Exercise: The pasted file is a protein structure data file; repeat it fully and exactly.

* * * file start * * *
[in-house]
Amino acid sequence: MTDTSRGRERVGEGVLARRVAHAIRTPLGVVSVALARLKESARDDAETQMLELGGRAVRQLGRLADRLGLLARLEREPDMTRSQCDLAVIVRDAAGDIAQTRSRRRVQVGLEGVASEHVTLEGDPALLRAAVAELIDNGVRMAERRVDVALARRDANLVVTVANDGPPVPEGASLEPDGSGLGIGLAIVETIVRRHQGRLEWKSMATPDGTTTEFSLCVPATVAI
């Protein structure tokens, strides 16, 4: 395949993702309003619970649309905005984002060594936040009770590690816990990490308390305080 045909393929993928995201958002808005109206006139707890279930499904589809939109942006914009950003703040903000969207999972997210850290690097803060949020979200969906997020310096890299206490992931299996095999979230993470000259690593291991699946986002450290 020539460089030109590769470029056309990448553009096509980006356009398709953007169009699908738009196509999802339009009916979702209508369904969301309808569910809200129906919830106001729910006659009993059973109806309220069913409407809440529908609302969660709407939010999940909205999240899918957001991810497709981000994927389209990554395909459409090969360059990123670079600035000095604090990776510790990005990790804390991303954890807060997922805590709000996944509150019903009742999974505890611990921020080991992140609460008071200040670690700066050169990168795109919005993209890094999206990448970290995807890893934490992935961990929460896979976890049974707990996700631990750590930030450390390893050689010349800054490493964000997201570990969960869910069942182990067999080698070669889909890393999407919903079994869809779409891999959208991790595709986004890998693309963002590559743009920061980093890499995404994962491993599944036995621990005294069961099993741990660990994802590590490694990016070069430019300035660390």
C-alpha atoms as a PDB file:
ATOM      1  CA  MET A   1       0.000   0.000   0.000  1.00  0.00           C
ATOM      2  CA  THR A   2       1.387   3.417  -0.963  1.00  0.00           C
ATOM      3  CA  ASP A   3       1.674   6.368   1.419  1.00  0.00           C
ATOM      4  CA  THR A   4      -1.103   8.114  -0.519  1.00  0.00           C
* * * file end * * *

[in-house]
Amino acid sequence: MTDTSRGRERVGEGVLARRVAHAIRTPLGVVSVALARLKESARDDAETQMLELGGRAVRQLGRLADRLGLLARLEREPDMTRSQCDLAVIVRDAAGDIAQTRSRRRVQVGLEGVASEHVTLEGDPALLRAAVAELIDNGVRMAERRVDVALARRDANLVVTVANDGPPVPEGASLEPDGSGLGIGLAIVETIVRRHQGRLEWKSMATPDGTTTEFSLCVPATVAI
């Protein structure tokens, strides 16, 4: 395949993702309003619970649309905005984002060594936040009770590690816990990490308390305080 045909393929993928995201958002808005109206006139707890279930499904589809939109942006914009950003703040903000969207999972997210850290690097803060949020979200969906997020310096890299206490992931299996095999979230993470000259690593291991699946986002450290 020539460089030109590769470029056309990448553009096509980006356009398709953007169009699908738009196509999802339009009916979702209508369904969301309808569910809200129906919830106001729910006659009993059973109806309220069913409407809440529908609302969660709407939010999940909205999240899918957001991810497709981000994927389209990554395909459409090969360059990123670079600035000095604090990776510790990005990790804390991303954890807060997922805590709000996944509150019903009742999974505890611990921020080991992140609460008071200040670690700066050169990168795109919005993209890094999206990448970290995807890893934490992935961990929460896979976890049974707990996700631990750590930030450390390893050689010349800054490493964000997201570990969960869910069942182990067999080698070669889909890393999407919903079994869809779409891999959208991790595709986004890998693309963002590559743009920061980093890499995404994962491993599944036995621990005294069961099993741990660990994802590590490694990016070069430019300035660390």
C-alpha atoms as a PDB file:
ATOM      1  CA  MET A   1       0.000   0.000   0.000  1.00  0.00           C
ATOM      2  CA  THR A   2       1.387   3.417  -0.963  1.00  0.00           C
ATOM      3  CA  ASP A   3       1.674   6.368   1.419  1.00  0.00           C
ATOM      4  CA  THR A   4      -1.103   8.114  -0.519  1.00  0.00           C